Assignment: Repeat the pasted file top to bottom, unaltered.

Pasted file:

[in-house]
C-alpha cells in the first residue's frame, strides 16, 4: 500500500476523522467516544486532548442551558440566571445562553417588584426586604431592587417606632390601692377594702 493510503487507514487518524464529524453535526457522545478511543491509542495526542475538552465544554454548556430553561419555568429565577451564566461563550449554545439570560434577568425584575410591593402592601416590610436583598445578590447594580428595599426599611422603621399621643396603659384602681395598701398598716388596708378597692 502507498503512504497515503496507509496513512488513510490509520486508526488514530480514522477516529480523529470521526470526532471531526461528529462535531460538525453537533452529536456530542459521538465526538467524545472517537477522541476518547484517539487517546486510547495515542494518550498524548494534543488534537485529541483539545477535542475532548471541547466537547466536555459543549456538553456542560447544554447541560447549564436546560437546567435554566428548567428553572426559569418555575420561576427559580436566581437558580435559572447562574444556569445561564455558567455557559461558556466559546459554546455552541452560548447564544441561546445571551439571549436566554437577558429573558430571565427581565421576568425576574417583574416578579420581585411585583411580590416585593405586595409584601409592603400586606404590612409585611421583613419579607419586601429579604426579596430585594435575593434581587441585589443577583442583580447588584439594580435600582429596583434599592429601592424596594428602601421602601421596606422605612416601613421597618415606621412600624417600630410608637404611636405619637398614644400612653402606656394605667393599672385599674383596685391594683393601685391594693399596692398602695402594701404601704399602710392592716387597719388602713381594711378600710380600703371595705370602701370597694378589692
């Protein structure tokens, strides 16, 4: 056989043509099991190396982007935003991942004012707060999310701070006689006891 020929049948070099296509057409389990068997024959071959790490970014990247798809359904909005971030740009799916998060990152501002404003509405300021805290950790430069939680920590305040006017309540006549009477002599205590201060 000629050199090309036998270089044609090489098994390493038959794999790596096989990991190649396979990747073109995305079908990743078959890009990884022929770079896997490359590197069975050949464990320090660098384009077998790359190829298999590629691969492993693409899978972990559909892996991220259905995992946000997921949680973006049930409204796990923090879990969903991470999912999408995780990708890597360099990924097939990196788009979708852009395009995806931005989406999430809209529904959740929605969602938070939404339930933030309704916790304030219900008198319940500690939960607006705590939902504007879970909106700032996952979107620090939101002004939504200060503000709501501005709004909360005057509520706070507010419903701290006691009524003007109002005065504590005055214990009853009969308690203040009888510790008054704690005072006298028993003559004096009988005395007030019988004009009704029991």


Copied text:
[in-house]
C-alpha cells in the first residue's frame, strides 16, 4: 500500500476523522467516544486532548442551558440566571445562553417588584426586604431592587417606632390601692377594702 493510503487507514487518524464529524453535526457522545478511543491509542495526542475538552465544554454548556430553561419555568429565577451564566461563550449554545439570560434577568425584575410591593402592601416590610436583598445578590447594580428595599426599611422603621399621643396603659384602681395598701398598716388596708378597692 502507498503512504497515503496507509496513512488513510490509520486508526488514530480514522477516529480523529470521526470526532471531526461528529462535531460538525453537533452529536456530542459521538465526538467524545472517537477522541476518547484517539487517546486510547495515542494518550498524548494534543488534537485529541483539545477535542475532548471541547466537547466536555459543549456538553456542560447544554447541560447549564436546560437546567435554566428548567428553572426559569418555575420561576427559580436566581437558580435559572447562574444556569445561564455558567455557559461558556466559546459554546455552541452560548447564544441561546445571551439571549436566554437577558429573558430571565427581565421576568425576574417583574416578579420581585411585583411580590416585593405586595409584601409592603400586606404590612409585611421583613419579607419586601429579604426579596430585594435575593434581587441585589443577583442583580447588584439594580435600582429596583434599592429601592424596594428602601421602601421596606422605612416601613421597618415606621412600624417600630410608637404611636405619637398614644400612653402606656394605667393599672385599674383596685391594683393601685391594693399596692398602695402594701404601704399602710392592716387597719388602713381594711378600710380600703371595705370602701370597694378589692
């Protein structure tokens, strides 16, 4: 056989043509099991190396982007935003991942004012707060999310701070006689006891 020929049948070099296509057409389990068997024959071959790490970014990247798809359904909005971030740009799916998060990152501002404003509405300021805290950790430069939680920590305040006017309540006549009477002599205590201060 000629050199090309036998270089044609090489098994390493038959794999790596096989990991190649396979990747073109995305079908990743078959890009990884022929770079896997490359590197069975050949464990320090660098384009077998790359190829298999590629691969492993693409899978972990559909892996991220259905995992946000997921949680973006049930409204796990923090879990969903991470999912999408995780990708890597360099990924097939990196788009979708852009395009995806931005989406999430809209529904959740929605969602938070939404339930933030309704916790304030219900008198319940500690939960607006705590939902504007879970909106700032996952979107620090939101002004939504200060503000709501501005709004909360005057509520706070507010419903701290006691009524003007109002005065504590005055214990009853009969308690203040009888510790008054704690005072006298028993003559004096009988005395007030019988004009009704029991």